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Milford Sound tour companies

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Los Angeles
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Milford Sound tour companies

Any recommendations on a company that does the Milford Sound tours? I see there are several of them. Is a smaller boat better?

Te Anau
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1. Re: Milford Sound tour companies

There are a number of cruise operators on Milford Sound, and as far as I am aware they all provide a good product. Real Journeys and Southern Discoveries (formerly Red Boats) are the biggest operators,, but there are a numer of smaller operators, including Mitre Peak Cruises, Cruising Milfords, and Roscos Milford Kayaks.

With the exception of Roscos, who obviously run a vastly different operation, the others will provide a very similar experience, albeit with minor marketing differences such as more time spent viewing wildlife, or slightly longer cruise duration. All the cruise boats follow the same route, and in the same direction. (this is for safety reasons), and you will see the same things. The commentary will vary, and the time spent at any particular point of interest will change according to the dictates of the weather, and the whims of the skipper, but generally you will see all there is to see on the Sound.

There are as many opinions on large boats v's small boats as there are passengers on the boats, and most of them are wrong. You enjoyed your small boat cruise, so obviously small boats are better. It was rough, and you were sea sick, so a large boat would have been a better choice. Or the large boat carried 400 passengers, and you had to wait to get to the buffet, while the small boat was almost empty. Darn! , should have chosen the small boat; etc etc.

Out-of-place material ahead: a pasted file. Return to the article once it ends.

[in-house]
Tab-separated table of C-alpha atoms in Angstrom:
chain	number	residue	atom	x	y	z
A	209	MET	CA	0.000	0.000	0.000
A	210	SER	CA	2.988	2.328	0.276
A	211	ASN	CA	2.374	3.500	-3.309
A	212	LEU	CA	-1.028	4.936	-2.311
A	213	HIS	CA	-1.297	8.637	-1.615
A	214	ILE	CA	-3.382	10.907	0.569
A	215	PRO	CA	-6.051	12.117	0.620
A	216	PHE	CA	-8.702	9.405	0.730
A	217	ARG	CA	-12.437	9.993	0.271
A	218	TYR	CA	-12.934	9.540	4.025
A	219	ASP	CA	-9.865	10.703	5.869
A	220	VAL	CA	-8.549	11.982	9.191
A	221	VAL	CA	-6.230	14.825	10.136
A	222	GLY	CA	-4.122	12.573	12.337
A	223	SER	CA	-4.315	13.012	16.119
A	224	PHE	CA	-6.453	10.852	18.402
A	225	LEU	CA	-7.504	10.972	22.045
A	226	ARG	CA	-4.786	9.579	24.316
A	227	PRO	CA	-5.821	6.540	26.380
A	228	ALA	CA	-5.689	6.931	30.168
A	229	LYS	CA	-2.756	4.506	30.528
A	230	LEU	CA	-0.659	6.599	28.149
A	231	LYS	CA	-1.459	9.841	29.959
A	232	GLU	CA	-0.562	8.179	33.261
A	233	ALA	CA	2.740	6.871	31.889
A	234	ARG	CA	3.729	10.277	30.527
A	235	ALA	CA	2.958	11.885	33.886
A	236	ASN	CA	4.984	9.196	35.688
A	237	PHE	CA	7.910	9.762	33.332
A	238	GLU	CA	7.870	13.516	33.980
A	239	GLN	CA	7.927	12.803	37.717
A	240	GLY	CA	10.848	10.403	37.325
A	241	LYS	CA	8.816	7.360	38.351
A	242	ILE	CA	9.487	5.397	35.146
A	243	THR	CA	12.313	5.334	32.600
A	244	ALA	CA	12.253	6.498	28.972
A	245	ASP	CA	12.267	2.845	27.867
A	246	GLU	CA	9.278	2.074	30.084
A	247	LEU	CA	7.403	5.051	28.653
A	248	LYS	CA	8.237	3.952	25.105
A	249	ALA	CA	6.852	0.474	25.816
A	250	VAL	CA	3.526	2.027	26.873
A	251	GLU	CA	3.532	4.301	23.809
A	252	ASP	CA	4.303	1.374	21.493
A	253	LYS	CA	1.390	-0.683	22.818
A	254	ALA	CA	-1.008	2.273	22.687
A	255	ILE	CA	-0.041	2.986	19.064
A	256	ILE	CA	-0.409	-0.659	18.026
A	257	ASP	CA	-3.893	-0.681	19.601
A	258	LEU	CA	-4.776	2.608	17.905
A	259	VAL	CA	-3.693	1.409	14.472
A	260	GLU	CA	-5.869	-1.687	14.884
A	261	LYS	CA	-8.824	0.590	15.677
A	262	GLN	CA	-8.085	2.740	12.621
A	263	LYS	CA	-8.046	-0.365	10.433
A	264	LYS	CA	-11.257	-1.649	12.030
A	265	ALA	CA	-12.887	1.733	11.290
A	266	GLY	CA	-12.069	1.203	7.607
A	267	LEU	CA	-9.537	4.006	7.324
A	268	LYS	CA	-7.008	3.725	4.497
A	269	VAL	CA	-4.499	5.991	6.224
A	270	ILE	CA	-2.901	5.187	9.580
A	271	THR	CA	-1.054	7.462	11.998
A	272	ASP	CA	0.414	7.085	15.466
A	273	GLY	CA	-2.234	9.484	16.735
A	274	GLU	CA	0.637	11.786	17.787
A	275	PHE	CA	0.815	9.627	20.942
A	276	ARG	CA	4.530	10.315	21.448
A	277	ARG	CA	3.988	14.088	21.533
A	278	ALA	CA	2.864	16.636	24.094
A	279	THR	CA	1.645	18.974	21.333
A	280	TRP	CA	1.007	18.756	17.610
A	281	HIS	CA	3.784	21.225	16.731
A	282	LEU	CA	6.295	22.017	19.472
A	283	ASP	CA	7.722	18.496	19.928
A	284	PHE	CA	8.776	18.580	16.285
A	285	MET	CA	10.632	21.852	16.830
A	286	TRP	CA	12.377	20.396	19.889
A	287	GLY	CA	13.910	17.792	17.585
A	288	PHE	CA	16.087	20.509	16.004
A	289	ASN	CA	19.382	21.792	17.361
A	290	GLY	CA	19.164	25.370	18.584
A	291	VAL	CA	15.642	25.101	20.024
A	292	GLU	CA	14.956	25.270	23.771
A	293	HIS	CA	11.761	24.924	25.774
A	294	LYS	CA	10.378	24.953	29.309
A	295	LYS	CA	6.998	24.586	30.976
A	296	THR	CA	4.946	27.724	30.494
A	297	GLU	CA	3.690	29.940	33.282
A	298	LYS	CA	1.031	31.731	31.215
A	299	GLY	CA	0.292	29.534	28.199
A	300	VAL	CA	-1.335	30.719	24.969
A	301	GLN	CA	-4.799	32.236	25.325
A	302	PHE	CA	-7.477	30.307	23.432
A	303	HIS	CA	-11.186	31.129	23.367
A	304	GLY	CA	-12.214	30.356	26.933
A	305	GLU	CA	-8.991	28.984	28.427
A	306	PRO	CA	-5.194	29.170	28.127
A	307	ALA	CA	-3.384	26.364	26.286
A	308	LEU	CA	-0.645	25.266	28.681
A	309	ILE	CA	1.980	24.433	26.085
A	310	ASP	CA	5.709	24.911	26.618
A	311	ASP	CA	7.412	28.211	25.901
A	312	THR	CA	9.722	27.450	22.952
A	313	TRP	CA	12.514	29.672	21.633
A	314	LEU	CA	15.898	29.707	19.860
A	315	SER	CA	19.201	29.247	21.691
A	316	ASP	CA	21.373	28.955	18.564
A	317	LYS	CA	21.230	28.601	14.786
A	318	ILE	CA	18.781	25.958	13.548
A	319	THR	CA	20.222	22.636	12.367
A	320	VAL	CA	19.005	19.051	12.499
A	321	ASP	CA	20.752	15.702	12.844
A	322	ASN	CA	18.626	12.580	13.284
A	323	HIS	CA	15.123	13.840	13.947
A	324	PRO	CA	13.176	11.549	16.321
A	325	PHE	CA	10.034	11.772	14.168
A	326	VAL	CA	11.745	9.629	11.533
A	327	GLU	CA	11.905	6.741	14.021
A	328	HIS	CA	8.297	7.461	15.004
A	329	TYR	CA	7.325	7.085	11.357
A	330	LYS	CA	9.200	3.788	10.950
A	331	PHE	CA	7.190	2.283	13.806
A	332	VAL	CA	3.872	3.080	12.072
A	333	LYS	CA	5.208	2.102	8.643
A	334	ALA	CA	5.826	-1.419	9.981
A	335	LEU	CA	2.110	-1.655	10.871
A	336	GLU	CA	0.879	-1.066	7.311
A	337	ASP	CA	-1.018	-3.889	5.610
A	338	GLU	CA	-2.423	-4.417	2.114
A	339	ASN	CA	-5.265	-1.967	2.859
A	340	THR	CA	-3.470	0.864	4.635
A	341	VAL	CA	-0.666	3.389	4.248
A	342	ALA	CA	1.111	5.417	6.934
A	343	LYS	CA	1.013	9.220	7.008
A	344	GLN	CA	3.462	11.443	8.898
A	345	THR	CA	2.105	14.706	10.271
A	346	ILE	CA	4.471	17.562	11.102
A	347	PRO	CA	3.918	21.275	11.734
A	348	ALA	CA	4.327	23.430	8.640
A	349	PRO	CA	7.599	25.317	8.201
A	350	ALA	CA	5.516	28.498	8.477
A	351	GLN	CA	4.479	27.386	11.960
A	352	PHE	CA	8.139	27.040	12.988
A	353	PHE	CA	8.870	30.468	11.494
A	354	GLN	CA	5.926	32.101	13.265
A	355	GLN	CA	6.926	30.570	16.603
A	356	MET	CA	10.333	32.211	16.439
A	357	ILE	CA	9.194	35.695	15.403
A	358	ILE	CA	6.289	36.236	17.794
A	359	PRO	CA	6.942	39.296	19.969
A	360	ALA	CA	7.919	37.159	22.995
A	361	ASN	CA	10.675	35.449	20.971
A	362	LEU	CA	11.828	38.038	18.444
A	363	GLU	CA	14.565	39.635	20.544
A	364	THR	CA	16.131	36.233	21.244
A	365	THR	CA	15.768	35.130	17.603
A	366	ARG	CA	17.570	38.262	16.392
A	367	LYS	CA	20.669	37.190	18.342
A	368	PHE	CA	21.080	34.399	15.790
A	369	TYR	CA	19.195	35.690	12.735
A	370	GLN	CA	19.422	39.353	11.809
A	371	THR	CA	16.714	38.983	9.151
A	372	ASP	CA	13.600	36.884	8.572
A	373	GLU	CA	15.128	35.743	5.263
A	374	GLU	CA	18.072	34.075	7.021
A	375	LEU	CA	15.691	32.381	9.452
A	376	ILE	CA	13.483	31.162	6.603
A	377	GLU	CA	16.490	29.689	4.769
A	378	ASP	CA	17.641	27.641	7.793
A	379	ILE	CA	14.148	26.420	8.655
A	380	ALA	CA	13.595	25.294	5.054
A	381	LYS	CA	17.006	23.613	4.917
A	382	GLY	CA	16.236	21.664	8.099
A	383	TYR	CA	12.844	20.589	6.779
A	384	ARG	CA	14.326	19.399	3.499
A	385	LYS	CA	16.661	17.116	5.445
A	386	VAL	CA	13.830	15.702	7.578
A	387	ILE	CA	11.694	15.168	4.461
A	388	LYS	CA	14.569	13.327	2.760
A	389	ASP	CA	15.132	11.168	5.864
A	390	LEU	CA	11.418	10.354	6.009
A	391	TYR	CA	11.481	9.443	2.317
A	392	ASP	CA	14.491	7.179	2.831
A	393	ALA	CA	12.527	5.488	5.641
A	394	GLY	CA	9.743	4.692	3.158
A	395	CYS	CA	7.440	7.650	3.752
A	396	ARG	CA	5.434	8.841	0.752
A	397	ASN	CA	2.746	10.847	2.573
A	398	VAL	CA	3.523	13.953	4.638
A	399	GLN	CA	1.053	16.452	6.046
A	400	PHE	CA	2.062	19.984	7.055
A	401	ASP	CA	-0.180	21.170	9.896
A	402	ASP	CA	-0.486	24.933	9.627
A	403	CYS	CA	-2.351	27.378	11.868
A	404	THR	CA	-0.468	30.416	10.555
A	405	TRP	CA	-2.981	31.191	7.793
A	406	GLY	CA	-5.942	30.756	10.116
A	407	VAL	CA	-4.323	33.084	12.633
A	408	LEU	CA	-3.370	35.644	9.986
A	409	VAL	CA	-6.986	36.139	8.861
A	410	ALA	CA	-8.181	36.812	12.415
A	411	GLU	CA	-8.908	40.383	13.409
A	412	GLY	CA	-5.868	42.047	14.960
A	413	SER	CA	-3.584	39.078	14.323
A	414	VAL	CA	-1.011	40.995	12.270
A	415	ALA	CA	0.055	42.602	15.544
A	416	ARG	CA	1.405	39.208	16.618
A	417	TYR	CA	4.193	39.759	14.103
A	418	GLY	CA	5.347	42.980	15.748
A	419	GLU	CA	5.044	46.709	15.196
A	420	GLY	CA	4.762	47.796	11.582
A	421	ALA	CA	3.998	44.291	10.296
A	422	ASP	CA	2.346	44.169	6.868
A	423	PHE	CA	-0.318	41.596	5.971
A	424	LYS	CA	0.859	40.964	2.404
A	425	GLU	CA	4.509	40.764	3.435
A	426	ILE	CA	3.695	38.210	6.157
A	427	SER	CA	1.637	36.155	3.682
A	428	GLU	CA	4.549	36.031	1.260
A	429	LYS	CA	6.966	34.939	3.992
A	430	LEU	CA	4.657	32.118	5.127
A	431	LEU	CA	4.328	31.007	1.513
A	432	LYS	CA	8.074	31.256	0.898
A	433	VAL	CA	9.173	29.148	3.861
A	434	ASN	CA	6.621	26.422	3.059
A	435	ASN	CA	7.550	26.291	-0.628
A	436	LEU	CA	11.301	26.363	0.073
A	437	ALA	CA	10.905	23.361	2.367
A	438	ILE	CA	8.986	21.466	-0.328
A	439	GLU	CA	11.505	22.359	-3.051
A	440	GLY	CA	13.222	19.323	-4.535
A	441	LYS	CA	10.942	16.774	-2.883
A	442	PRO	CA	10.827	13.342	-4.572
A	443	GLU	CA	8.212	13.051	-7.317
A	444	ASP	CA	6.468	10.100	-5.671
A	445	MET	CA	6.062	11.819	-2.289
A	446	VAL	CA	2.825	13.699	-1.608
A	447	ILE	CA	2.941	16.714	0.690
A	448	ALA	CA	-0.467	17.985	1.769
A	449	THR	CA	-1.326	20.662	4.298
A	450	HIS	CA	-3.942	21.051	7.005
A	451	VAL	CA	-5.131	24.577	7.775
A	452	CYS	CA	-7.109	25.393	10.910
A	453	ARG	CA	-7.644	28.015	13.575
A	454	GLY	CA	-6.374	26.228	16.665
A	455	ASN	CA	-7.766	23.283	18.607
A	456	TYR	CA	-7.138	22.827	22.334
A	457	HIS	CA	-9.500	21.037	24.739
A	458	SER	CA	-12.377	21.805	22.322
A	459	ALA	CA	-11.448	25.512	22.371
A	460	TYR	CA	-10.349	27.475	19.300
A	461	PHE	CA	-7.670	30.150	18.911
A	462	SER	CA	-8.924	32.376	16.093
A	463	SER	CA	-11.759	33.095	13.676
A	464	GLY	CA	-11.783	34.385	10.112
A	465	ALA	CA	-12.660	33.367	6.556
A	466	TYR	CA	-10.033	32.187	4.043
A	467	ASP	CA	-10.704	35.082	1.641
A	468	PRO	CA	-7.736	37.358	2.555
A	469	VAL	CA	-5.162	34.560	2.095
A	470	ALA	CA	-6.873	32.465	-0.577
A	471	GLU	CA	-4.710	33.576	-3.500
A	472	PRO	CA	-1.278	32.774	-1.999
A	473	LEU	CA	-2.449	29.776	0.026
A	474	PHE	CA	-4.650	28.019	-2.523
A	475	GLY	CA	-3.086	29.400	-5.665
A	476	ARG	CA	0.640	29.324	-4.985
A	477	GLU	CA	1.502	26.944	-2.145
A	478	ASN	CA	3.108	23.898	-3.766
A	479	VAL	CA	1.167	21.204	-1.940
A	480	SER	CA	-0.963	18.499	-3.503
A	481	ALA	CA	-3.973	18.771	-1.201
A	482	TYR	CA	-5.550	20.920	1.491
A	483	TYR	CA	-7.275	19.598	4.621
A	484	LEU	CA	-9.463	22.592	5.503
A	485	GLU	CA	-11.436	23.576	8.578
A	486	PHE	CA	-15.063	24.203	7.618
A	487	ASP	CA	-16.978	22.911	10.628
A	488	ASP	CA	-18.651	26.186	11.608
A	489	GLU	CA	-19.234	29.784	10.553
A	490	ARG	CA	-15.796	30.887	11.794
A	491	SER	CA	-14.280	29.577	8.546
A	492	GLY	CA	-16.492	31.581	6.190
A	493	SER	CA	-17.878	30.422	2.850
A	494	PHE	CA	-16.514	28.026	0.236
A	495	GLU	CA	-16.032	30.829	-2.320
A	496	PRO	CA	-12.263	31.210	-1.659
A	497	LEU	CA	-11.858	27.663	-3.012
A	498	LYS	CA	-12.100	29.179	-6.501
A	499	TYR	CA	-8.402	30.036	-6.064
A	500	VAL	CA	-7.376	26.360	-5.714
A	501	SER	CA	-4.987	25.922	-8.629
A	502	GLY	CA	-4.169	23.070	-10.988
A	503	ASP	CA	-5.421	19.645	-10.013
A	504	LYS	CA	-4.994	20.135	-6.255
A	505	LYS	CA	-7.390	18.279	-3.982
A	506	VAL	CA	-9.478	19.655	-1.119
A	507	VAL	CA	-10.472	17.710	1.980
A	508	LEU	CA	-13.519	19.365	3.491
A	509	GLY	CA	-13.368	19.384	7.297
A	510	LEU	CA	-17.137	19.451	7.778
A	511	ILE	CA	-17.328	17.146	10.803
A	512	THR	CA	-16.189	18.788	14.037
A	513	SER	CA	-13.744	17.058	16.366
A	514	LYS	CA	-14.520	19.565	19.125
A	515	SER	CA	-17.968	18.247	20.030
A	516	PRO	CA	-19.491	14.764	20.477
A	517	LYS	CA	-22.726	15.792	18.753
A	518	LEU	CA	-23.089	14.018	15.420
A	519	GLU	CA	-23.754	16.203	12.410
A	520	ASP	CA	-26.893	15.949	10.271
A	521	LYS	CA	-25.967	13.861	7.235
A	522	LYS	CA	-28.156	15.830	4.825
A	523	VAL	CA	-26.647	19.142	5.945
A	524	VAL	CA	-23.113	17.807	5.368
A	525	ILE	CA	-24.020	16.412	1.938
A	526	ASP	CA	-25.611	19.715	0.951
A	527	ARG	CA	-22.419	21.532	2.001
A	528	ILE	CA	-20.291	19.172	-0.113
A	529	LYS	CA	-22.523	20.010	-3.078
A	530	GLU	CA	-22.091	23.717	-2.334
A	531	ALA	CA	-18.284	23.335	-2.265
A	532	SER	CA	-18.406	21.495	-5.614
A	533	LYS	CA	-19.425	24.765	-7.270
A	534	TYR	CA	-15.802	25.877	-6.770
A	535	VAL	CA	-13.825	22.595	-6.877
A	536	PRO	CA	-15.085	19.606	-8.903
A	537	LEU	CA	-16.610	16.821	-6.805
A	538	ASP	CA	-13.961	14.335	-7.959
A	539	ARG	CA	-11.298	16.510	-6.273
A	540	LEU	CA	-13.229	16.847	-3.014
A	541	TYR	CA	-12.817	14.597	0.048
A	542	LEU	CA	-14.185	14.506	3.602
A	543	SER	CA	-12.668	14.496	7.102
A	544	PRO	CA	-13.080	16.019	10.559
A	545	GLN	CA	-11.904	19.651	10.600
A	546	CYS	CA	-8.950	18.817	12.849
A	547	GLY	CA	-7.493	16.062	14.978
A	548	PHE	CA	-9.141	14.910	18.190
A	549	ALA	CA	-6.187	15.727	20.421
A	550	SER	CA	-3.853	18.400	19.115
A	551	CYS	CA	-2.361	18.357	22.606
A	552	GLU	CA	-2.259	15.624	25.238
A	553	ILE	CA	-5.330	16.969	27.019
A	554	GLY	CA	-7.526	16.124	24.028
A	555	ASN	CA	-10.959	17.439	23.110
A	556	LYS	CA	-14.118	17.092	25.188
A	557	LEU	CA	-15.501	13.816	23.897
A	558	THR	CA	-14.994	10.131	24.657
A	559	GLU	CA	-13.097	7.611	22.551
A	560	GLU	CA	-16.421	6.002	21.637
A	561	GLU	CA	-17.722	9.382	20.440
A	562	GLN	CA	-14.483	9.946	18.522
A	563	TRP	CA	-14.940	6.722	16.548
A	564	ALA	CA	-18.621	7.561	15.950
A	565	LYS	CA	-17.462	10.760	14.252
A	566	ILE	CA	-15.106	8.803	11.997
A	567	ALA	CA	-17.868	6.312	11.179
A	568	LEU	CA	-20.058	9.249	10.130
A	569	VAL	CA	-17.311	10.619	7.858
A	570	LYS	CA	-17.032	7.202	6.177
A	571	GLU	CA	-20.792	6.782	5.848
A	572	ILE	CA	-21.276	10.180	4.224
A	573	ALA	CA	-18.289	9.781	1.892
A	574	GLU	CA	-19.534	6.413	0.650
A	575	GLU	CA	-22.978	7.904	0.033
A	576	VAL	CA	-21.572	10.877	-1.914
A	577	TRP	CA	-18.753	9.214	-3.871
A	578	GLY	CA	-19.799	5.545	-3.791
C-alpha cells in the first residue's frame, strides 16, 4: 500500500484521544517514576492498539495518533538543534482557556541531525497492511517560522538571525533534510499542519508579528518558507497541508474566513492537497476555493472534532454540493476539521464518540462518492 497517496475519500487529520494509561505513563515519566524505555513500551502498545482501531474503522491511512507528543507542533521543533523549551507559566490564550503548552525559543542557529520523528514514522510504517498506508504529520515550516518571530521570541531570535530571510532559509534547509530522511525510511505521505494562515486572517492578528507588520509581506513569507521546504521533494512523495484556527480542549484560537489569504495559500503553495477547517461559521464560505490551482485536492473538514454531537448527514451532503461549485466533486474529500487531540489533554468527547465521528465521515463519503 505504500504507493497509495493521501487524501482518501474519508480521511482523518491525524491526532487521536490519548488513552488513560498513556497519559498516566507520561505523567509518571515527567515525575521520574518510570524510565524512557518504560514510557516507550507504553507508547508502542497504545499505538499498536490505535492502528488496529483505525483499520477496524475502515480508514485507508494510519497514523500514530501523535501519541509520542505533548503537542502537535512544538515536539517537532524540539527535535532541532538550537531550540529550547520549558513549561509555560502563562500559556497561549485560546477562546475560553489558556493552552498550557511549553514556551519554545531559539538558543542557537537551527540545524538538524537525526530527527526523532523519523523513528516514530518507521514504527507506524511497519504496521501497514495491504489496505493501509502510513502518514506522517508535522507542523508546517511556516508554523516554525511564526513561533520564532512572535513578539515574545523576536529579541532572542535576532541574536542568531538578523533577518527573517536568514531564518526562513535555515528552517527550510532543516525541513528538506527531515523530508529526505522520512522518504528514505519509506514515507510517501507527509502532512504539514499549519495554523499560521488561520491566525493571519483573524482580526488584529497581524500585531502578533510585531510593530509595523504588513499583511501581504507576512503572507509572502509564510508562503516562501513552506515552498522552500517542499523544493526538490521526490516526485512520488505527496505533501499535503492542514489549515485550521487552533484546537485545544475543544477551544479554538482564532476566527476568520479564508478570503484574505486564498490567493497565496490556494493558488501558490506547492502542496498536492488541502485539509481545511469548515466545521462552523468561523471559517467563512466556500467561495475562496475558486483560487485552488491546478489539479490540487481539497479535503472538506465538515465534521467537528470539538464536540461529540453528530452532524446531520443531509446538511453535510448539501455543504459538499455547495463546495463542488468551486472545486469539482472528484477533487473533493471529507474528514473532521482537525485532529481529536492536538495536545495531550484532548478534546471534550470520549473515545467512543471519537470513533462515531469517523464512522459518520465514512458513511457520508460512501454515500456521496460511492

So to dispel a few myths.

SMALL BOATS CAN GET CLOSER TO THE WILDLIFE.

The small boats do not get closer to the wildlife / scenery/ whatever, than the large boats. The sides of the fiord are vertical, all boats (including cruise ships) can put their bow (or any other part of the boat) right against the rock wall. How much closer do you want to go?

SMALLER BOATS ARE LESS CROWDED.

Small boats are not "less crowded" than a large boat. They carry fewer people, but they are smaller, so the amount of room per passenger is the same. Actually all commercial vessels are surveyed and licensed to carry a maximum number of passengers, and this is determined by the seating area available to each passenger (aprox 18" (450mm), but it's more complex than that.) so when fully laden all boats have the same amount of room per passenger. Since most trips operate at less than maximum capacity, there is usually more room on a larger boat.

YOU GET A MORE PERSONAL EXPERIENCE ON A SMALL BOAT.

It is true that the skipper is often more 'on view' in a smaller boat, but all operators on Milford Sound allow access to the bridge at most times. There are limits to the number at any one time, and it is unlikely that all 400 passengers on a large boat would have a chance to visit the bridge, It is also unlikely, though, that the skipper on a small boat could give personal attention to his 100 passengers either. All boats have sufficient crew and commentators available to fully answer any questons passengers may have.